The clogging increases the pressure drop (backpressure) within the exhaust system, causing a variety of problems from increased stress on many internal engine components. These include a lack of engine power and vehicle speed, poor fuel economy, overheating and ever-shortening intervals between system regeneration commands.
The regeneration process is typically achieved by burning off the trapped particulate matter. There are two types of regeneration: passive and active. With passive regeneration, particulate matter continually is burned off while a vehicle is driving, which uses a combination of exhaust heat and a catalyst to combust the soot.
Active regeneration uses fuel introduced through the seventh injector or a supplemental heat source such as an electrical heater, flame-based burner or precious metal catalytic burner to combust (oxidize) the soot. This only occurs when passive exhaust temperatures are either relatively low or high for short periods of time.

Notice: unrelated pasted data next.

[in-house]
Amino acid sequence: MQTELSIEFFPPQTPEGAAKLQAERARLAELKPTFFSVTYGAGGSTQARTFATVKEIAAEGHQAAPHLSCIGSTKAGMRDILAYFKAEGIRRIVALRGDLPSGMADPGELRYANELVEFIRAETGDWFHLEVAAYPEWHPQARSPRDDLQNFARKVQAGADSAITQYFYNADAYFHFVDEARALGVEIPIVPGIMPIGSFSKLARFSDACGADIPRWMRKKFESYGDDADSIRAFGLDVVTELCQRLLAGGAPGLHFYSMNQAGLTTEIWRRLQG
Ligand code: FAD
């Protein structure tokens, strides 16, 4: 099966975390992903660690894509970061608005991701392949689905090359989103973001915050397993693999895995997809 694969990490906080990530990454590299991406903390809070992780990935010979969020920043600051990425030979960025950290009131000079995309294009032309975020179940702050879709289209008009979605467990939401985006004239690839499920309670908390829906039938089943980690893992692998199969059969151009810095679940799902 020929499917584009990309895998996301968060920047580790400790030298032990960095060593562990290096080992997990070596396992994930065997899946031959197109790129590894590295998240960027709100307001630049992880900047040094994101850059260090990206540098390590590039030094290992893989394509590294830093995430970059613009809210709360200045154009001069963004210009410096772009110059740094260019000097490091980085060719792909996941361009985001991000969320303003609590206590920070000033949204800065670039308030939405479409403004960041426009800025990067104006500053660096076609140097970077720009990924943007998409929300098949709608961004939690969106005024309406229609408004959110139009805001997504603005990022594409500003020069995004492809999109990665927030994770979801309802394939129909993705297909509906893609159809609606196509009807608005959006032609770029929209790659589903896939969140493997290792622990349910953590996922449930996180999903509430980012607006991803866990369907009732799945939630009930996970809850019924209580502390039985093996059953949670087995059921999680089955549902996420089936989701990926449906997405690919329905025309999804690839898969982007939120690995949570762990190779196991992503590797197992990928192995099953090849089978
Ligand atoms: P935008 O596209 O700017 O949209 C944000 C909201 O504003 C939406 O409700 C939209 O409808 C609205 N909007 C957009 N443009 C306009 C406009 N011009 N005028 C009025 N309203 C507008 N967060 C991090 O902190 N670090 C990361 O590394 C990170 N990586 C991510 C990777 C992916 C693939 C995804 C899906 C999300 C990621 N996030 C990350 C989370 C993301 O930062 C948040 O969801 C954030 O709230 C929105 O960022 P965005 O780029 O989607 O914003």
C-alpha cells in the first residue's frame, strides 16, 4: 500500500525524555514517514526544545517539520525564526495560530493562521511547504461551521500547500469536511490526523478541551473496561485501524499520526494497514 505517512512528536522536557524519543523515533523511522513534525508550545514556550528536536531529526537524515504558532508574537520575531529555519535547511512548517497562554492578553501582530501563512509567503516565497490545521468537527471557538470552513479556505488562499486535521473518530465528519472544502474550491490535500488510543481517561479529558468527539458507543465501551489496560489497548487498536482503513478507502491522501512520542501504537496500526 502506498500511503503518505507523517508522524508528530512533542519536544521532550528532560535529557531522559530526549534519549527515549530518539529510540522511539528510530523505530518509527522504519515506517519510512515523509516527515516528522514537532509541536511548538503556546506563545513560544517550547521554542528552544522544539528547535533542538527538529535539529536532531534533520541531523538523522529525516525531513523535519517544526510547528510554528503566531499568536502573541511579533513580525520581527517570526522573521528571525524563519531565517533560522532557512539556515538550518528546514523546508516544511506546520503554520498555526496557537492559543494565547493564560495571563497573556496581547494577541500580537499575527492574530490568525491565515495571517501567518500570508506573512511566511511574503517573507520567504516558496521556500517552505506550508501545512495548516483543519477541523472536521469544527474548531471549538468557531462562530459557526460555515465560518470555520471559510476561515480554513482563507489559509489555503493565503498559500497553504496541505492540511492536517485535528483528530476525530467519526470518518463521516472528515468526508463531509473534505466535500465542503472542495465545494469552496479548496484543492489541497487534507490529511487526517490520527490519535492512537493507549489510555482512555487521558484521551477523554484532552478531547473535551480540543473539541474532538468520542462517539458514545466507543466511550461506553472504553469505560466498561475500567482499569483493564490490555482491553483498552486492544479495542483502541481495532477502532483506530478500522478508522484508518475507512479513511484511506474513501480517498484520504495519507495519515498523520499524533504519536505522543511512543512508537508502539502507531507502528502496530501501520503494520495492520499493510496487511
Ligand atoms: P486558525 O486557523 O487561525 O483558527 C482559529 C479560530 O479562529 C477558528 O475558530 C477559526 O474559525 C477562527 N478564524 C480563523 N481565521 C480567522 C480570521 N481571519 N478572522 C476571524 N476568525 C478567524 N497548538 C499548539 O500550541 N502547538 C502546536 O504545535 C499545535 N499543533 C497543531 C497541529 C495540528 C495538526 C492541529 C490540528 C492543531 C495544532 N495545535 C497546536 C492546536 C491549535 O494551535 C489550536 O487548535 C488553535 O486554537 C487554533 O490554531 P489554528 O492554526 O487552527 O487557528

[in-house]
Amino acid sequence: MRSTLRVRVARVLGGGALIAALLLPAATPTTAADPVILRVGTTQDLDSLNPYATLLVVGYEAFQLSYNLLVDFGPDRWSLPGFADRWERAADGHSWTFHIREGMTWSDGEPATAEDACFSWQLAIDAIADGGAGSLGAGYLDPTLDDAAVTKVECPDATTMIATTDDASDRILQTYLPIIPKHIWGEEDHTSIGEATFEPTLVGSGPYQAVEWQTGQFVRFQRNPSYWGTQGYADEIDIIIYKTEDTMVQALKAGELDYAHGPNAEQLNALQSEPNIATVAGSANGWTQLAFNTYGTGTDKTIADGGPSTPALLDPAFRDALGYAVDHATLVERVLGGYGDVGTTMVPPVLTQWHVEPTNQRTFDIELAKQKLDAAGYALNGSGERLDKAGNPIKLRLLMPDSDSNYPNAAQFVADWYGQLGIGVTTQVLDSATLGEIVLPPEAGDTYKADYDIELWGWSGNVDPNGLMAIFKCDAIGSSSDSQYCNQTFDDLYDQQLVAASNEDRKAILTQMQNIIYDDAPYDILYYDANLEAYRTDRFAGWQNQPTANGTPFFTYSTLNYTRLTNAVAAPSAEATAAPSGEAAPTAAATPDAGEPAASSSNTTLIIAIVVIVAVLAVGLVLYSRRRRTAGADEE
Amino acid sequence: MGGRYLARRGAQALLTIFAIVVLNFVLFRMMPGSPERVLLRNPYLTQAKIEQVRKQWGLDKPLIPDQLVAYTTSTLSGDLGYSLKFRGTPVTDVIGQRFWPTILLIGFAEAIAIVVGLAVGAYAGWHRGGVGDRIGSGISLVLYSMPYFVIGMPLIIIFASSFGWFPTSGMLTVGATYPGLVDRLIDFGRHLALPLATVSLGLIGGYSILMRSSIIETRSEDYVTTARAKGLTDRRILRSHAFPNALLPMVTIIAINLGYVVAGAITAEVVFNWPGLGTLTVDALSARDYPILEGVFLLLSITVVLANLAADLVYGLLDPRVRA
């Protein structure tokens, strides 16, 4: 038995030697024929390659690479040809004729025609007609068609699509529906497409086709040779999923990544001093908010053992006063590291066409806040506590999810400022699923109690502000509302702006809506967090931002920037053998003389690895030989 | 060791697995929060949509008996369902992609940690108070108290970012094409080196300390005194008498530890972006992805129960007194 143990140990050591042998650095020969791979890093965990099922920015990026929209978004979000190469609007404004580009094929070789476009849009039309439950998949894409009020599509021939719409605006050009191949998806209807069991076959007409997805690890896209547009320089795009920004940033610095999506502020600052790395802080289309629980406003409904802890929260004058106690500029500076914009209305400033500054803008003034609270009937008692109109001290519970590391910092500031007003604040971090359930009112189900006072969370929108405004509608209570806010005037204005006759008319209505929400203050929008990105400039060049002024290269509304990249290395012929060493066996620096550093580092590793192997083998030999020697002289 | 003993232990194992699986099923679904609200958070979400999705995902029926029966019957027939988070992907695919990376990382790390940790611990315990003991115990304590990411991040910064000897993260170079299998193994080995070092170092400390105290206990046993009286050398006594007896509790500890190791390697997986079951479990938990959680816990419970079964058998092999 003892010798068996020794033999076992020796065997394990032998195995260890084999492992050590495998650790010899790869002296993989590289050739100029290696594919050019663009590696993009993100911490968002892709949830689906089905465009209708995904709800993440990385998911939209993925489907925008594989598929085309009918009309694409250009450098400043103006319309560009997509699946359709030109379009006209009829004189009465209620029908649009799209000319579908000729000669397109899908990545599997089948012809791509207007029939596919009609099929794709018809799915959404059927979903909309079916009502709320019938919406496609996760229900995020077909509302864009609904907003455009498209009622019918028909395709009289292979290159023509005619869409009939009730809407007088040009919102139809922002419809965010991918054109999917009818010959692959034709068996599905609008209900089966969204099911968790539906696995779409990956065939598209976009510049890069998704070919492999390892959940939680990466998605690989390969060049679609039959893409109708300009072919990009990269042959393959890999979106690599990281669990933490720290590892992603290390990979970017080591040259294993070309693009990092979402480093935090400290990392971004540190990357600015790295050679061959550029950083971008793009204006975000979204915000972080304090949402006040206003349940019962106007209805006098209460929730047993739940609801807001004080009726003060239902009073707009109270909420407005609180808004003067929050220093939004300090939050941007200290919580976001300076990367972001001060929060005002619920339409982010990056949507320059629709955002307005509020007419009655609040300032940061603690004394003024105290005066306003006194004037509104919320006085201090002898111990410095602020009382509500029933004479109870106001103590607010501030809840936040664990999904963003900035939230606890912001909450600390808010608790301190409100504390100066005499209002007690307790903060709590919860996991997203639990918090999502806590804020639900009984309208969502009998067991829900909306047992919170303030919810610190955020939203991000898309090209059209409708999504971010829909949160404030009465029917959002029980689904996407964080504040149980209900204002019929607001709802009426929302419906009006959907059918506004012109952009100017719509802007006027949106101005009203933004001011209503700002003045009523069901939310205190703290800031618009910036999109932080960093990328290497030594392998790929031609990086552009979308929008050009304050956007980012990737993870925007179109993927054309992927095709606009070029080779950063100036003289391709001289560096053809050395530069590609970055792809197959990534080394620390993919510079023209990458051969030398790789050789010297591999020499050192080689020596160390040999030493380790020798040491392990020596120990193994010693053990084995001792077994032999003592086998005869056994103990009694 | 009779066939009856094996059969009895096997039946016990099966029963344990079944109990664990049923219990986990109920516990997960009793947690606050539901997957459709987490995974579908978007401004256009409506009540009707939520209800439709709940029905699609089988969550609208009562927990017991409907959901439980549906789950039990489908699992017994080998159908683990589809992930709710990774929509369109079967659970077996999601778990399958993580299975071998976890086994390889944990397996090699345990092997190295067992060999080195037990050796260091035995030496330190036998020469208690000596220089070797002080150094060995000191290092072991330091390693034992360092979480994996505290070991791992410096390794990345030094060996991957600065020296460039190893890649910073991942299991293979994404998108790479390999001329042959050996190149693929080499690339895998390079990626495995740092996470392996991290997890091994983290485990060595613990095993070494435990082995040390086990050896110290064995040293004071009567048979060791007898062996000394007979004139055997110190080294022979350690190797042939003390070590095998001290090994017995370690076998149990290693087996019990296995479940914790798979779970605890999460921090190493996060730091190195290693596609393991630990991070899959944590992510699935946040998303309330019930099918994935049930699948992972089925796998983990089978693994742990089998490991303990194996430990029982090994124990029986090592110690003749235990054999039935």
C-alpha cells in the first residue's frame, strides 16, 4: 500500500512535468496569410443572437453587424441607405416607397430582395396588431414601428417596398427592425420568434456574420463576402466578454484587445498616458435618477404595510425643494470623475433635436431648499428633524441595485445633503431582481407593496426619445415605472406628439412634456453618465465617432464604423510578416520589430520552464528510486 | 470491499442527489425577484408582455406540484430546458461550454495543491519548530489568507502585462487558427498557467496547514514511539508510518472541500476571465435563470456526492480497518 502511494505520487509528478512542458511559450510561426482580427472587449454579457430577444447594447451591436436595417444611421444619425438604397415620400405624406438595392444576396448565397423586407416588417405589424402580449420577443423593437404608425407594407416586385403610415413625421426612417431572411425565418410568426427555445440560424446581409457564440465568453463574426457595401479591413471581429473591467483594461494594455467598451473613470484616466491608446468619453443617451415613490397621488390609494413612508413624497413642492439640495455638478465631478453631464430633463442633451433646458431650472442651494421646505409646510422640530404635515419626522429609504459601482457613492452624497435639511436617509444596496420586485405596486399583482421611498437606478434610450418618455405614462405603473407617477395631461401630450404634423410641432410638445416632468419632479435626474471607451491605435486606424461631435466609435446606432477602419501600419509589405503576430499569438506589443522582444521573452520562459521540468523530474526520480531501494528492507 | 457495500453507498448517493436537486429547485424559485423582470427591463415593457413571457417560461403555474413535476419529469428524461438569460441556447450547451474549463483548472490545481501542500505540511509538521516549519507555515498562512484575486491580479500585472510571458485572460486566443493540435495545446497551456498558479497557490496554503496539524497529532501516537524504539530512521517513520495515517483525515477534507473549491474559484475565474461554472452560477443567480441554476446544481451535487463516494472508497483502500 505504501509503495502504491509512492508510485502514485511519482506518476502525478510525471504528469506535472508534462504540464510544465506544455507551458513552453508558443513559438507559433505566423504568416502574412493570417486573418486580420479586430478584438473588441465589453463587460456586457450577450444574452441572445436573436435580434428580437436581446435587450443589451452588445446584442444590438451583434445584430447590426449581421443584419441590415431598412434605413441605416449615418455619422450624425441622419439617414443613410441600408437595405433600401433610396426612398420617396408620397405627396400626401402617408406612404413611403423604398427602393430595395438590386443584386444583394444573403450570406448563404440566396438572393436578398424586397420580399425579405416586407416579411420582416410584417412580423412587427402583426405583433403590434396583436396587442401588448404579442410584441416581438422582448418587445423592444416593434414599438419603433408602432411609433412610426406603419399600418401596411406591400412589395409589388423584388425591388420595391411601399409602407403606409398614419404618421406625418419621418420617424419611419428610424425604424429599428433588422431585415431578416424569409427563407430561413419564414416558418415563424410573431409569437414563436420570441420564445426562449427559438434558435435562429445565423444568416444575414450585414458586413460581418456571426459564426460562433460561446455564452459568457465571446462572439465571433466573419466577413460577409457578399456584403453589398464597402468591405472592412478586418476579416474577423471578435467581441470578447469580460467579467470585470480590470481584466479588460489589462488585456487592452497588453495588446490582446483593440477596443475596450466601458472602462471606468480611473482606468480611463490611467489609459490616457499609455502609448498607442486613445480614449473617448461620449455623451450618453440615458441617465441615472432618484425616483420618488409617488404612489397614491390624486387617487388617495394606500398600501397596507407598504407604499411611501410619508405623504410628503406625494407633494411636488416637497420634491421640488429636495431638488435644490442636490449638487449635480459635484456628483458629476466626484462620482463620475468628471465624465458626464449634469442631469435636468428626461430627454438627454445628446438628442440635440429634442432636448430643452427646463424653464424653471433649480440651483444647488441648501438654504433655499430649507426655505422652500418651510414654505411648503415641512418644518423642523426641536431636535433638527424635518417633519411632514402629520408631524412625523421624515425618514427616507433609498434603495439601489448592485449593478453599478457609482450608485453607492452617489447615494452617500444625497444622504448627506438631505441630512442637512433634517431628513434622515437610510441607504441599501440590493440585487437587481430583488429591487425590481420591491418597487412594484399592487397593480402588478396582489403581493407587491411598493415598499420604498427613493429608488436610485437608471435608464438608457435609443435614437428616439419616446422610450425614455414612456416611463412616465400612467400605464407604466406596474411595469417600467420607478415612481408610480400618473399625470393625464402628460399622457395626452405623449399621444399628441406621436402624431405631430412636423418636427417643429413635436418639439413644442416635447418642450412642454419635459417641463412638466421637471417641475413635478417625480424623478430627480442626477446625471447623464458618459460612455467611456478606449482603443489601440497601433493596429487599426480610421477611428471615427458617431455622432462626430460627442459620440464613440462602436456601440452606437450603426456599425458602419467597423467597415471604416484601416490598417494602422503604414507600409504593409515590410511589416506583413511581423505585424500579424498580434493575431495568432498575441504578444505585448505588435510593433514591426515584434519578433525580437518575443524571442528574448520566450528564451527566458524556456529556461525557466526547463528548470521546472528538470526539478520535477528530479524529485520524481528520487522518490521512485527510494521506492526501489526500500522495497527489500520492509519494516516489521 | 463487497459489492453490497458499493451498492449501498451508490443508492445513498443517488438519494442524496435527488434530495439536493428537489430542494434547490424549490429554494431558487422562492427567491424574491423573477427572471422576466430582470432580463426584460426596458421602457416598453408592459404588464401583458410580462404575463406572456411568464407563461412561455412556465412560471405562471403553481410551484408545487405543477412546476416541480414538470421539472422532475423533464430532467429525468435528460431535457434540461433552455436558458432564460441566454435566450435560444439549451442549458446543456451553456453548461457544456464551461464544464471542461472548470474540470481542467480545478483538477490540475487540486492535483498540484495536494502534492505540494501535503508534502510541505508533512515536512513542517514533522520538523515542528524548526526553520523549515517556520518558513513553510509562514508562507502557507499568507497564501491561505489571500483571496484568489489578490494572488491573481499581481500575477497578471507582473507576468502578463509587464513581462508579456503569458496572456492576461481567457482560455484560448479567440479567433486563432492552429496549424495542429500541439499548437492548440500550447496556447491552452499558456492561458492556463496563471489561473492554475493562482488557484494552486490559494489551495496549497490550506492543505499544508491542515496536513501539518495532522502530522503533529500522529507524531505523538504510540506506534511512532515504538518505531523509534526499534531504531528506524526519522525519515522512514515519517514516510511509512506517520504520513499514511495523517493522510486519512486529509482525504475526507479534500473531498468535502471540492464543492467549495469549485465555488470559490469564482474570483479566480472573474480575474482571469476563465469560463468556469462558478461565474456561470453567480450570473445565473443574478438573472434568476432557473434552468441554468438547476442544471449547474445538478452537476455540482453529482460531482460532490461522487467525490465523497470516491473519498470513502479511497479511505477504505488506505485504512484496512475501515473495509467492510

Active regenerations, which often require that the vehicle be stationary, generally won’t be necessary for those applications where truck engines work hard enough to generate the heat necessary to continually burn off the trapped particulate matter. They may, however, be required for those applications where vehicles do a lot of stop-and-go operation or prolonged idling.
Drivers will not notice passive regeneration, as the engine continues to operate normally. The only sign of any passive regeneration is an indicator light on the dashboard that lights up.
No new steps need to be included in a vehicle’s routine maintenance for 2010 DPFs. However, these filters need to be cleaned over time. Many truck and engine dealers have DPF cleaning technology and offer cleaning services to fleets of all sizes. In addition, some companies specialize in DPF cleaning services.
Some truck and engine OEMs offer DPF core exchange programs administered through their dealers. Through these programs, shops have certified clean DPFs available, which help minimize vehicle downtime.
On-Board Diagnostic Systems
For 2010 and later model year diesel engines in highway applications that weigh more than 14,000 pounds, the U.S. EPA requires OEMs to have dashboard malfunction indicator lights and diagnostic trouble codes to warn drivers of emission problems.
Similar to passenger car on-board diagnostics (OBD) systems, truck OBD systems monitor performance of the engine’s major systems and emission control components, and notify the vehicle operator of any detected malfunction or deterioration with the emissions system prior to emissions exceeding a threshold.